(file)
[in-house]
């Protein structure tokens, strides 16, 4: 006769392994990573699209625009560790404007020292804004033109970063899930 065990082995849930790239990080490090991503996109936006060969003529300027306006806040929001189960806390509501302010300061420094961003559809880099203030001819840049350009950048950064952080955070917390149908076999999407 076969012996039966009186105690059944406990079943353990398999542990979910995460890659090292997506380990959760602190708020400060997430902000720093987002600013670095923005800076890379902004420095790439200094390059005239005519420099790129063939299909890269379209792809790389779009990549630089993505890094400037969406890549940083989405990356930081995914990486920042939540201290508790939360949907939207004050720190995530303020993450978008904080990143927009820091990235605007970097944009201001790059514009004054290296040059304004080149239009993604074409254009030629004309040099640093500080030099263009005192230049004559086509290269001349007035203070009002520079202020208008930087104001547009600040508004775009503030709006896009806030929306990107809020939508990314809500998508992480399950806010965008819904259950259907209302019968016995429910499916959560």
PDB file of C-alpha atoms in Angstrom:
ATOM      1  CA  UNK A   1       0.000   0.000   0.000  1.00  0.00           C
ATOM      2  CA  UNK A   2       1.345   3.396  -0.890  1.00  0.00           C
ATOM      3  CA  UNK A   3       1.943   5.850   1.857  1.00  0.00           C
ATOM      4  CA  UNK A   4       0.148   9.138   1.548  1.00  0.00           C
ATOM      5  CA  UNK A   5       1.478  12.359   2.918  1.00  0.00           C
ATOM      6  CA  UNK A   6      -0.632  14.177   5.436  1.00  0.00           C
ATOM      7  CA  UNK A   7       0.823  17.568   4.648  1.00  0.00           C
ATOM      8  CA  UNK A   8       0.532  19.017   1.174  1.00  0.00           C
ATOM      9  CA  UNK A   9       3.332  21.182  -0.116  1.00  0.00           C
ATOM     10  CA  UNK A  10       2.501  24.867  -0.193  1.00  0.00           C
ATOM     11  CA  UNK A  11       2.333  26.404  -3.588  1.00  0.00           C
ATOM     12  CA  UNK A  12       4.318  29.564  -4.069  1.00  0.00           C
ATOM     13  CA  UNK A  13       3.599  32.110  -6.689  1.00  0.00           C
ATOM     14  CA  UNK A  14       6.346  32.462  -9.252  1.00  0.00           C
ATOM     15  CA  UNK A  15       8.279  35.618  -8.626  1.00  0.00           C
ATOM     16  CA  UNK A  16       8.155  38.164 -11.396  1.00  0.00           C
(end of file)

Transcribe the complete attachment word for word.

[in-house]
């Protein structure tokens, strides 16, 4: 006769392994990573699209625009560790404007020292804004033109970063899930 065990082995849930790239990080490090991503996109936006060969003529300027306006806040929001189960806390509501302010300061420094961003559809880099203030001819840049350009950048950064952080955070917390149908076999999407 076969012996039966009186105690059944406990079943353990398999542990979910995460890659090292997506380990959760602190708020400060997430902000720093987002600013670095923005800076890379902004420095790439200094390059005239005519420099790129063939299909890269379209792809790389779009990549630089993505890094400037969406890549940083989405990356930081995914990486920042939540201290508790939360949907939207004050720190995530303020993450978008904080990143927009820091990235605007970097944009201001790059514009004054290296040059304004080149239009993604074409254009030629004309040099640093500080030099263009005192230049004559086509290269001349007035203070009002520079202020208008930087104001547009600040508004775009503030709006896009806030929306990107809020939508990314809500998508992480399950806010965008819904259950259907209302019968016995429910499916959560």
PDB file of C-alpha atoms in Angstrom:
ATOM      1  CA  UNK A   1       0.000   0.000   0.000  1.00  0.00           C
ATOM      2  CA  UNK A   2       1.345   3.396  -0.890  1.00  0.00           C
ATOM      3  CA  UNK A   3       1.943   5.850   1.857  1.00  0.00           C
ATOM      4  CA  UNK A   4       0.148   9.138   1.548  1.00  0.00           C
ATOM      5  CA  UNK A   5       1.478  12.359   2.918  1.00  0.00           C
ATOM      6  CA  UNK A   6      -0.632  14.177   5.436  1.00  0.00           C
ATOM      7  CA  UNK A   7       0.823  17.568   4.648  1.00  0.00           C
ATOM      8  CA  UNK A   8       0.532  19.017   1.174  1.00  0.00           C
ATOM      9  CA  UNK A   9       3.332  21.182  -0.116  1.00  0.00           C
ATOM     10  CA  UNK A  10       2.501  24.867  -0.193  1.00  0.00           C
ATOM     11  CA  UNK A  11       2.333  26.404  -3.588  1.00  0.00           C
ATOM     12  CA  UNK A  12       4.318  29.564  -4.069  1.00  0.00           C
ATOM     13  CA  UNK A  13       3.599  32.110  -6.689  1.00  0.00           C
ATOM     14  CA  UNK A  14       6.346  32.462  -9.252  1.00  0.00           C
ATOM     15  CA  UNK A  15       8.279  35.618  -8.626  1.00  0.00           C
ATOM     16  CA  UNK A  16       8.155  38.164 -11.396  1.00  0.00           C